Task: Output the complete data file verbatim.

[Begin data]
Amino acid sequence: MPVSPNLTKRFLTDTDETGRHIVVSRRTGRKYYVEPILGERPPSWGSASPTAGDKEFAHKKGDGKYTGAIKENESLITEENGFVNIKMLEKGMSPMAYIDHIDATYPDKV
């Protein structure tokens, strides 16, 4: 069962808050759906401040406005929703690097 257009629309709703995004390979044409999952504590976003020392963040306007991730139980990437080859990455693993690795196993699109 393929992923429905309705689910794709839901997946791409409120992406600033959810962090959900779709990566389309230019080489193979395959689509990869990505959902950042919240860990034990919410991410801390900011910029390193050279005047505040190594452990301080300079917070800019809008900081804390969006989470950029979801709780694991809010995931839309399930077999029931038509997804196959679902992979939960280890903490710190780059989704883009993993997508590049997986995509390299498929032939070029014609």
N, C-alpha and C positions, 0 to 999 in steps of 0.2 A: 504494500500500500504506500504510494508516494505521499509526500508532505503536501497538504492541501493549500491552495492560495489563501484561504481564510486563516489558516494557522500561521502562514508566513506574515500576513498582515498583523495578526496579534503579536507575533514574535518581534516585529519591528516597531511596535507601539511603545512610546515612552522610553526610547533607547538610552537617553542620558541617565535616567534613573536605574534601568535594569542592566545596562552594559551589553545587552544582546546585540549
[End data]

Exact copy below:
Amino acid sequence: MPVSPNLTKRFLTDTDETGRHIVVSRRTGRKYYVEPILGERPPSWGSASPTAGDKEFAHKKGDGKYTGAIKENESLITEENGFVNIKMLEKGMSPMAYIDHIDATYPDKV
């Protein structure tokens, strides 16, 4: 069962808050759906401040406005929703690097 257009629309709703995004390979044409999952504590976003020392963040306007991730139980990437080859990455693993690795196993699109 393929992923429905309705689910794709839901997946791409409120992406600033959810962090959900779709990566389309230019080489193979395959689509990869990505959902950042919240860990034990919410991410801390900011910029390193050279005047505040190594452990301080300079917070800019809008900081804390969006989470950029979801709780694991809010995931839309399930077999029931038509997804196959679902992979939960280890903490710190780059989704883009993993997508590049997986995509390299498929032939070029014609």
N, C-alpha and C positions, 0 to 999 in steps of 0.2 A: 504494500500500500504506500504510494508516494505521499509526500508532505503536501497538504492541501493549500491552495492560495489563501484561504481564510486563516489558516494557522500561521502562514508566513506574515500576513498582515498583523495578526496579534503579536507575533514574535518581534516585529519591528516597531511596535507601539511603545512610546515612552522610553526610547533607547538610552537617553542620558541617565535616567534613573536605574534601568535594569542592566545596562552594559551589553545587552544582546546585540549